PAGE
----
URBANA, Ill. – Madagascar is one of the poorest countries in the world and access to health care is limited for many people. Childhood vaccinations are a crucial component of preventative care, but vaccination rates remain below the World Health Organization’s goal of reaching 95% of children.
URBANA, Ill. – Common beans are important food sources with high nutritional content. Bean seeds also contain phenolic compounds, which have antioxidant and anti-inflammatory properties that promote health.
Farmers from two areas of the world – the United States Corn Belt and Eastern Germany – converged in Urbana-Champaign as part of a transatlantic exchange program towards a sustainable agricultural future.
Known for its beautiful coastlines, mountains, castles, forests, and more, Croatia is a rapidly rising top tourism destination that selected Illinois students analyzed firsthand as part of an experiential learning program focused on recreation and tourism economics of the Mediterranean.
Representatives of the longstanding Global Academy program visited three Brazilian universities this spring to establish and renew connections towards research collaborations and exchange programs.
In observance of Earth Day (April 22), we share work being done by Maria Jones, associate director of the ADM Institute for the Prevention of Postharvest Loss, and Samantha Lindgren, assistant professor in the Department of Education and affiliated faculty member in the Department of Agricultural and Biological Engineering and the Technology Entrepreneurship Center in the Grainger College of Engineering.
By Sam Lindgren, Ghaida Alrawashdeh, and Maria Jones
Three faculty from the College of Agricultural, Consumer and Environmental Sciences (ACES) have received funding to further their international work through the longstanding ACES International Seed Grant program.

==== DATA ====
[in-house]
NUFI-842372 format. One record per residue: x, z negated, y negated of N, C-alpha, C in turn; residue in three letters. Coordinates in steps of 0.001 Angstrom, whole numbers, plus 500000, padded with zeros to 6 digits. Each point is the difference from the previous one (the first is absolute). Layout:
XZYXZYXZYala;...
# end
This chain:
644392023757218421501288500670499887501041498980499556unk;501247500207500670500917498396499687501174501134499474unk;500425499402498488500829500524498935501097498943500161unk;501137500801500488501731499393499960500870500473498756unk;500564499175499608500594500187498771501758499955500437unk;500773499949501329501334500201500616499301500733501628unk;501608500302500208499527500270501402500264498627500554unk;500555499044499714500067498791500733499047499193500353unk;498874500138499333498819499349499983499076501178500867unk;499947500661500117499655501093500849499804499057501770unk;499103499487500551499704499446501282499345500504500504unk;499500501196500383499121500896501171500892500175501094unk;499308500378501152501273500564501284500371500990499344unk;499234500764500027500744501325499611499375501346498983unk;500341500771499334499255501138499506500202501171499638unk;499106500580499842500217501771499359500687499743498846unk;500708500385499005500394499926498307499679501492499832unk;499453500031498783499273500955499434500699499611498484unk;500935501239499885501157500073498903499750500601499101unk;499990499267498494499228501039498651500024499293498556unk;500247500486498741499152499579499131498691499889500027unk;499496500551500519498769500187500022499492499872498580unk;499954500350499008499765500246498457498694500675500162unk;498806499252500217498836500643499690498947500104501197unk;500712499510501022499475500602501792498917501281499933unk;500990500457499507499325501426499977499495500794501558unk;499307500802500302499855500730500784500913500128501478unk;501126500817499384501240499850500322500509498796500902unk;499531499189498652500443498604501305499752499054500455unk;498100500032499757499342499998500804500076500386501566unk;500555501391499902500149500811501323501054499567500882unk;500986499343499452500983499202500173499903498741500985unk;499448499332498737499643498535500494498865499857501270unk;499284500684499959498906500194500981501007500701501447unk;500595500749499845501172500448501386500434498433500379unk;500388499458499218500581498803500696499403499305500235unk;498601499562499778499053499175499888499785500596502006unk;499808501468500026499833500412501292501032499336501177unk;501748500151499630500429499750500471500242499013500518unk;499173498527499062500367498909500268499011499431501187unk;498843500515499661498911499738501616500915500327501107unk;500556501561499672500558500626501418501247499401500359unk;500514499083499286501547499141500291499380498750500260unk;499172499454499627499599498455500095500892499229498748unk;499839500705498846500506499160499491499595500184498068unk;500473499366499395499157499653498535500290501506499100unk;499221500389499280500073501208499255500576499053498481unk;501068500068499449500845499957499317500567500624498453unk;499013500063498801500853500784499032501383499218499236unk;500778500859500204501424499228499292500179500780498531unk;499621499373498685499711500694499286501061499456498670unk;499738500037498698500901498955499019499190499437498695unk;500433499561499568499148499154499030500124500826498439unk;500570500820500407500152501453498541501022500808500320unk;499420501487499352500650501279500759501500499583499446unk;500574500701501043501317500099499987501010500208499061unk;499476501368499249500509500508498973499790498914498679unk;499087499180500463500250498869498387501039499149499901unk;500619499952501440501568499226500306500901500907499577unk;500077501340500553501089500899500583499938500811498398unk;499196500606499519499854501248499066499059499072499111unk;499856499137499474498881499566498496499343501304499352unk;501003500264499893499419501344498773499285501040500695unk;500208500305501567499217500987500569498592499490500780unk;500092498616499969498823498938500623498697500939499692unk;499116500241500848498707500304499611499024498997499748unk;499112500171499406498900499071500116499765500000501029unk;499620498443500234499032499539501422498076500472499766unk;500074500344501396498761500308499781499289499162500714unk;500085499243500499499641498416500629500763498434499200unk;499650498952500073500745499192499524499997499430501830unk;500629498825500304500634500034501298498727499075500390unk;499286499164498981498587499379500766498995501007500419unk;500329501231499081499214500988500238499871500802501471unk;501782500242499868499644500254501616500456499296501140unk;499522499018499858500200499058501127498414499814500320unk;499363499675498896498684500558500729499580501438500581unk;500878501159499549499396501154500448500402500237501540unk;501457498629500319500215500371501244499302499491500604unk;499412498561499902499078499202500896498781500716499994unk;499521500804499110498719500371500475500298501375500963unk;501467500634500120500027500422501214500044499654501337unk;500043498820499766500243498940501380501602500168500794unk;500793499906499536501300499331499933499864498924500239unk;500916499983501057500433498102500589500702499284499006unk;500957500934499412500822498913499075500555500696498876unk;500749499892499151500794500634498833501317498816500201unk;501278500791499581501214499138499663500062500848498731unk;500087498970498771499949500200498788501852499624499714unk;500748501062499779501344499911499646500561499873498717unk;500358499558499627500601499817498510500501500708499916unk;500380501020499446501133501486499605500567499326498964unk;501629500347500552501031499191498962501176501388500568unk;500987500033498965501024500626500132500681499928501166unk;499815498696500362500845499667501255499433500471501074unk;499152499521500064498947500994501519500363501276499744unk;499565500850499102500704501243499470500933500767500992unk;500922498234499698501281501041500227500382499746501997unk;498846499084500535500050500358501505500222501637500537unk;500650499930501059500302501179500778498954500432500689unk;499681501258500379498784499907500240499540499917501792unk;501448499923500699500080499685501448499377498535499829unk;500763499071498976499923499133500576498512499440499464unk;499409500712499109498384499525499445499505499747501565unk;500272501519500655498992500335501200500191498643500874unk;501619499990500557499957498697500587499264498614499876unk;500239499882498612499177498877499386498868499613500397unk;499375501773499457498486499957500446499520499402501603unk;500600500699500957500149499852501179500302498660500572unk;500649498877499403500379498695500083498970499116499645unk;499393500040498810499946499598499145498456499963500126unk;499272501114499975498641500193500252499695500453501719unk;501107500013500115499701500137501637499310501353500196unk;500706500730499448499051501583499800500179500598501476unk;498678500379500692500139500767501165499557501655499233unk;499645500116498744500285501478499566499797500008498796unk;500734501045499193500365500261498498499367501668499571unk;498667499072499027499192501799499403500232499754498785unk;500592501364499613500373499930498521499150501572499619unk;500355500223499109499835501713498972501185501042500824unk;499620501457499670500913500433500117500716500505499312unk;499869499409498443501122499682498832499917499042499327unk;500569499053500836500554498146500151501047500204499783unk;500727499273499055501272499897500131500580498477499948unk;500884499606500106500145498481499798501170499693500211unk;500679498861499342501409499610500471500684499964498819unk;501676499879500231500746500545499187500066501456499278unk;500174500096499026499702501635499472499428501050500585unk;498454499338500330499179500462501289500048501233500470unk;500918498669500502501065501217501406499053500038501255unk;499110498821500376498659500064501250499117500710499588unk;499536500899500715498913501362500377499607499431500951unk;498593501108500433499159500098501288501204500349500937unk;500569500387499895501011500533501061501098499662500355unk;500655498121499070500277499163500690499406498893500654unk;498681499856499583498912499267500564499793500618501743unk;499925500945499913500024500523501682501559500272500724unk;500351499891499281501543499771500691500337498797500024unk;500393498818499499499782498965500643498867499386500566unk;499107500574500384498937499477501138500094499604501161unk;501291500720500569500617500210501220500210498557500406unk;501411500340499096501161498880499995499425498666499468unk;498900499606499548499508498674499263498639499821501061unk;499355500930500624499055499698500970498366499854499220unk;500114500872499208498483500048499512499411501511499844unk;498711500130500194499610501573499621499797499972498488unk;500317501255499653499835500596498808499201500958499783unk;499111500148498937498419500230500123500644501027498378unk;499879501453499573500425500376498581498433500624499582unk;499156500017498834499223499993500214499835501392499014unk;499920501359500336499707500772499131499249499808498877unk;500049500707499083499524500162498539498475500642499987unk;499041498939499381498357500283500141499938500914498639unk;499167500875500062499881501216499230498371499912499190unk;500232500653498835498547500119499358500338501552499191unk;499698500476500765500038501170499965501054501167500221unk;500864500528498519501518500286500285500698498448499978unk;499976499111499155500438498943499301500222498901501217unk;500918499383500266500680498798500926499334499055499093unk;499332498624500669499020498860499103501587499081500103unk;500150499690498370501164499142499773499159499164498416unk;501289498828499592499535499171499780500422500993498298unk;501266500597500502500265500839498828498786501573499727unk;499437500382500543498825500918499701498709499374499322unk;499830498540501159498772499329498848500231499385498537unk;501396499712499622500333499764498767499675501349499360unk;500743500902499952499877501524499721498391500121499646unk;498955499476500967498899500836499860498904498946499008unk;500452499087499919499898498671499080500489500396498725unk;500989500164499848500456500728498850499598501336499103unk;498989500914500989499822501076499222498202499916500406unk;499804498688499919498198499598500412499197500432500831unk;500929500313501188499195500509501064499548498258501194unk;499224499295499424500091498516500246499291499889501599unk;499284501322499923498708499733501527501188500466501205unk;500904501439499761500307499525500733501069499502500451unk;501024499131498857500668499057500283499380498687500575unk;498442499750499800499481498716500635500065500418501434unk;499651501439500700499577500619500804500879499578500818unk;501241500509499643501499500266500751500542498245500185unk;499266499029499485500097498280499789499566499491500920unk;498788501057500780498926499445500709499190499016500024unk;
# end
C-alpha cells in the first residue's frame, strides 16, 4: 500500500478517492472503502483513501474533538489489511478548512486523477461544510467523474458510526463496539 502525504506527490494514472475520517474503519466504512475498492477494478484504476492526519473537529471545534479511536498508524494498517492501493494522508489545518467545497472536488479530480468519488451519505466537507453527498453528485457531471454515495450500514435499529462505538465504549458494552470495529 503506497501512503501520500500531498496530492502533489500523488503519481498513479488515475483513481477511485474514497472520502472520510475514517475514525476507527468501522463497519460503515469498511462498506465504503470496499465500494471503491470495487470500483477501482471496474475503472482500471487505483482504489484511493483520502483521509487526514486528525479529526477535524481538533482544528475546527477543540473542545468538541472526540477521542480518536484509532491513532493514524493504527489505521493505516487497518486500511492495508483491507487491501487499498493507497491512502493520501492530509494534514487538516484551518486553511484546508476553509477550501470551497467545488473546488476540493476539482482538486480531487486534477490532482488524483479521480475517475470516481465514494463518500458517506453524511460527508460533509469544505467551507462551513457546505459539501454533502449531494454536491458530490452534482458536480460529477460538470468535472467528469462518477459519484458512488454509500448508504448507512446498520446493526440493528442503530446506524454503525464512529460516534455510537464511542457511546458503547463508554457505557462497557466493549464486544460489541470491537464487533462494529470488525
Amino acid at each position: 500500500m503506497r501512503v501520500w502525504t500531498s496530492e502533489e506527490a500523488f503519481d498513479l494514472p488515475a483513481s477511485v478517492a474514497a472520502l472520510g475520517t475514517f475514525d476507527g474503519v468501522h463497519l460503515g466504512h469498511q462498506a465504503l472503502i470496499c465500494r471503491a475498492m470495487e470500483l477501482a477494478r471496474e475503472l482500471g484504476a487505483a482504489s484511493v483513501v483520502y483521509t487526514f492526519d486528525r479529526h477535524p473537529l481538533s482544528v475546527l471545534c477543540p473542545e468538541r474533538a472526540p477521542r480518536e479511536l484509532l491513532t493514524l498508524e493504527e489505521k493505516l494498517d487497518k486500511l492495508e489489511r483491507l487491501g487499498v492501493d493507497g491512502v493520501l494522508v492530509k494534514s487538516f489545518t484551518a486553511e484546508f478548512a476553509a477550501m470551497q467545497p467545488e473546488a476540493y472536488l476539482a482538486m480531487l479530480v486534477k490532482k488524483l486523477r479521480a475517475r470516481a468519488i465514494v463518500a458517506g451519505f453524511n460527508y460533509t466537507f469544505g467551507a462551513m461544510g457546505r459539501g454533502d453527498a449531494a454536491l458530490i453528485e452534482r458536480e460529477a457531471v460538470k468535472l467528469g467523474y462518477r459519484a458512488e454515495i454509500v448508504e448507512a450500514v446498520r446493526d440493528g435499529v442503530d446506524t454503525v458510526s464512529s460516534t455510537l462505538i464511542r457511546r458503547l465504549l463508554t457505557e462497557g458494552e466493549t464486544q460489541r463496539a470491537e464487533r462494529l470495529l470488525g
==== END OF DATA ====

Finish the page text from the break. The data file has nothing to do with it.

Animal scientists, economists, and colleagues from the humanities and other fields met on the University of Illinois campus in April to focus on livestock in the tropics and its role in food security.
The event marked the Seventh Annual International Food Security Symposium at Illinois facilitated by the Office of International Programs (OIP) in the College of Agricultural, Consumer and Environmental Sciences (ACES).
Over the past few decades, it has become obvious that climate change, and consequent extreme weather events, can wreak havoc on crop yields. Concerningly, there is a large disparity in agricultural vulnerability between developed and developing countries. In a new study, researchers have looked at major food grains in India to understand the long- and short-term effects of climate change on crop yields.
Through the innovative Global Food Security Interns program, selected undergraduates in the College of Agricultural, Consumer and Environmental Sciences (ACES) have the opportunity to work with faculty mentors on specific projects towards global food and nutrition security in low- and middle-income countries.